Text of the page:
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Wednesday, August 5, 2020  Spokane, Washington  Est. May 19, 1883
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Rachel Dolezal agrees to pay back $8,847, complete community service to avoid trial on welfare fraud charges

UPDATED: Thu., April 4, 2019

Rachel Dolezal, who now identifies as Nkechi Diallo, listens during her arraignment on felony charges of welfare fraud on Wednesday, June 20, 2018, at the Spokane County Courthouse. On March 25, she agreed to pay nearly $9,000 in restitution and complete 120 hours of community service to avoid going to trial. (Tyler Tjomsland / The Spokesman-Review)
Rachel Dolezal, who now identifies as Nkechi Diallo, listens during her arraignment on felony charges of welfare fraud on Wednesday, June 20, 2018, at the Spokane County Courthouse. On March 25, she agreed to pay nearly $9,000 in restitution and complete 120 hours of community service to avoid going to trial. (Tyler Tjomsland / The Spokesman-Review)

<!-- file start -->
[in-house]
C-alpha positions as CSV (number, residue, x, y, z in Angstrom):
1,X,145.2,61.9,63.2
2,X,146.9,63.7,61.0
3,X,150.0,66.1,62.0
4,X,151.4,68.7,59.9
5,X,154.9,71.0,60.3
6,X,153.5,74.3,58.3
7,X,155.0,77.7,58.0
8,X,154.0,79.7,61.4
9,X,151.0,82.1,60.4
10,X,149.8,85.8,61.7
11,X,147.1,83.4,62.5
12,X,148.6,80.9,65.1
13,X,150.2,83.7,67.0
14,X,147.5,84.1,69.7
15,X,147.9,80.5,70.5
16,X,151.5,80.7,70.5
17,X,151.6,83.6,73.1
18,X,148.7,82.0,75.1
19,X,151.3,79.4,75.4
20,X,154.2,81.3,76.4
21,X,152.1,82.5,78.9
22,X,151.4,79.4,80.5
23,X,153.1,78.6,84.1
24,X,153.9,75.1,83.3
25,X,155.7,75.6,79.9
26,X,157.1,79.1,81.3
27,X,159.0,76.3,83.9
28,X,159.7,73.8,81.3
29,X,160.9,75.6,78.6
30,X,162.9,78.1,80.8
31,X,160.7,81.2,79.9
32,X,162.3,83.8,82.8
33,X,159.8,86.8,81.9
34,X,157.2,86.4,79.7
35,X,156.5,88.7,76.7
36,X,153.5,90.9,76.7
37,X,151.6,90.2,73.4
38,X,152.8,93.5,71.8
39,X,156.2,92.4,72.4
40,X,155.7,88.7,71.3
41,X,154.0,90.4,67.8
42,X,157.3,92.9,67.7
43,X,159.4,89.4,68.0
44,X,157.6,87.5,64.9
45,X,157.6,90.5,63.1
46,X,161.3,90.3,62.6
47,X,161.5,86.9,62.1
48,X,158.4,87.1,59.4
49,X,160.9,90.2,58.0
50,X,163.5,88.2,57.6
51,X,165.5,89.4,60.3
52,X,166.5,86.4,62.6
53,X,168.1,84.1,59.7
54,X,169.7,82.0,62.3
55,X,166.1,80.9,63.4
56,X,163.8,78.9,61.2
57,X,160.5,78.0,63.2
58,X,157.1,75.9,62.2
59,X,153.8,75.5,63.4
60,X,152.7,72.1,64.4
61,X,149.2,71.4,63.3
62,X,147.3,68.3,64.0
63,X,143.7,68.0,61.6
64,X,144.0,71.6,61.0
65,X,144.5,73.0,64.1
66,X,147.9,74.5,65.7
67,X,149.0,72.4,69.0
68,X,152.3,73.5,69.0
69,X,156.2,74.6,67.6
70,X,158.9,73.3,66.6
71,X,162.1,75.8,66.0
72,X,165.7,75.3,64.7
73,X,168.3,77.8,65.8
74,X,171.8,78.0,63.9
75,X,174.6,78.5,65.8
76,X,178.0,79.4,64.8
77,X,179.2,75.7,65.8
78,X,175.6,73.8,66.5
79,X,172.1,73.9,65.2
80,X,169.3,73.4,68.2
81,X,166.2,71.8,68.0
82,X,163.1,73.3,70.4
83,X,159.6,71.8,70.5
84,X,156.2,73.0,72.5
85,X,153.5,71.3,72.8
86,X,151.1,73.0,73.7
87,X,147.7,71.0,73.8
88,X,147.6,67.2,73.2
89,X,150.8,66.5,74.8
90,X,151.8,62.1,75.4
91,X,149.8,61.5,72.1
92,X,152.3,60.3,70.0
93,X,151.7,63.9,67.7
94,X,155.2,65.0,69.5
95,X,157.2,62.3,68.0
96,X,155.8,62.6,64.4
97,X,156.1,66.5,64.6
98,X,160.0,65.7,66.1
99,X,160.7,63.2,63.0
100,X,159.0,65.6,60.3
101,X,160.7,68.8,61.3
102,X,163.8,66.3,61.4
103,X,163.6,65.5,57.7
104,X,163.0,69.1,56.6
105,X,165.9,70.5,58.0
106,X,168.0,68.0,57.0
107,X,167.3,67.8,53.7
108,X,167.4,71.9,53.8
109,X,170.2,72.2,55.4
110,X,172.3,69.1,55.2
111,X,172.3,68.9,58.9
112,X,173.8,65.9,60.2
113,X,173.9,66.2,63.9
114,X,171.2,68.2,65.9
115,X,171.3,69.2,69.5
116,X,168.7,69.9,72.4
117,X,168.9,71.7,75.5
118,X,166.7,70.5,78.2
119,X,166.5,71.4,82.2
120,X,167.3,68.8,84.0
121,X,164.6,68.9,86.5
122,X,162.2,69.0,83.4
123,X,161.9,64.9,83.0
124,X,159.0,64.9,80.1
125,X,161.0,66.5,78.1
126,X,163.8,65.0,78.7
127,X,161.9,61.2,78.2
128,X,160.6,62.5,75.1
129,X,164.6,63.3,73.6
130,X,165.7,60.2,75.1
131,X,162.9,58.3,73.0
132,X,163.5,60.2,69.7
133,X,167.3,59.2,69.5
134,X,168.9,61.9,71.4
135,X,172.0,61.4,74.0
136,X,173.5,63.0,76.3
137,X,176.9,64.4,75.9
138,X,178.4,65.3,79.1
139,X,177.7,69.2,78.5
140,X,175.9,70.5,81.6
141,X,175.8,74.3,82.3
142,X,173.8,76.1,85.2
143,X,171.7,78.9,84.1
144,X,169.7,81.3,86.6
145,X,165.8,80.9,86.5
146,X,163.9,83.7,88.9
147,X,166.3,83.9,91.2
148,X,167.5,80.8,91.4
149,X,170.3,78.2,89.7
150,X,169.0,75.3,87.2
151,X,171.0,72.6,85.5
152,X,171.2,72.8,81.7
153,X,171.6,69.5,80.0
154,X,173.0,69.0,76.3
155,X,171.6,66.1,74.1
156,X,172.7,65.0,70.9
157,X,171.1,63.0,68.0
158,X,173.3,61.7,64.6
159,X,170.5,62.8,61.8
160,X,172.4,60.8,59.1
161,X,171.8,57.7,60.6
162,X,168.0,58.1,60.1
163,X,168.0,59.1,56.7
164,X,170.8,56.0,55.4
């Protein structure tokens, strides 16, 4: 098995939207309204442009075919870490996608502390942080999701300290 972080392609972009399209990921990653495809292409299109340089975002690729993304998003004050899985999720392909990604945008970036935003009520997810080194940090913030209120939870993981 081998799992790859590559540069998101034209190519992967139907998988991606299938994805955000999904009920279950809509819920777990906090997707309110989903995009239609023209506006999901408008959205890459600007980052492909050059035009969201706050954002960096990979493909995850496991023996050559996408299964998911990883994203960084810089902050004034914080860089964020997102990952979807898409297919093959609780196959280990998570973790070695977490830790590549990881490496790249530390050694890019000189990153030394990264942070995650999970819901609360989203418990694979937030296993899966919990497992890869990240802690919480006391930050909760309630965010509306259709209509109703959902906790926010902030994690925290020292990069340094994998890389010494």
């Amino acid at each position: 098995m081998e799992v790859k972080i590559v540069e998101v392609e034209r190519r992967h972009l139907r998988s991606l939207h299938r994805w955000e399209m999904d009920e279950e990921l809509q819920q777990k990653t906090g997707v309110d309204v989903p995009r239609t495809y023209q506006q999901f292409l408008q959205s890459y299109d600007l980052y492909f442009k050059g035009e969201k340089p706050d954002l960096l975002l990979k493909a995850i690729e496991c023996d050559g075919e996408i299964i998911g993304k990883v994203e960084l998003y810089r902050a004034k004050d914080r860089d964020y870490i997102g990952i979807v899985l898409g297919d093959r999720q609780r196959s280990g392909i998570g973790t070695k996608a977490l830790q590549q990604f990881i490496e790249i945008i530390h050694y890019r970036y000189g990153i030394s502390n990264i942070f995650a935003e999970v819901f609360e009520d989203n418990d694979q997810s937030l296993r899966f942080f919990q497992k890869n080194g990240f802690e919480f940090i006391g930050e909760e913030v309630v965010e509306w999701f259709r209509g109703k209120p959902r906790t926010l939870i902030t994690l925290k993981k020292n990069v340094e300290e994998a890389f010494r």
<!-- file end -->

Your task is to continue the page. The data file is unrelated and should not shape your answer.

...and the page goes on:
Rachel Dolezal, the former Spokane NAACP president who captured the national spotlight when she was outed as a white woman in 2015, has agreed to pay nearly $9,000 in restitution and complete 120 hours of community service to avoid going to trial on charges of welfare fraud.

Dolezal, who changed her name to Nkechi Diallo two years ago, was charged with two felonies in May.

Investigators alleged she had failed to report tens of thousands of dollars in income from her memoir, “In Full Color: Finding My Place in a Black and White World,” in order to collect $8,847 in food and child care assistance from the state Department of Social and Health Services.

Diallo entered the diversion agreement March 25 in Spokane County Superior Court. She could still face trial on the original charges if she fails to complete any part of the program, including the mandated community service hours and drug and alcohol tests.

“I think that this is a fair resolution of the case under circumstances,” her attorney, Bevan Maxey, said Thursday. “I don’t think it was Ms. Diallo’s intent to defraud anyone. I think this will allow her to move forward in her life. She’s a very intelligent and creative woman and I hope that she can put this behind her.”

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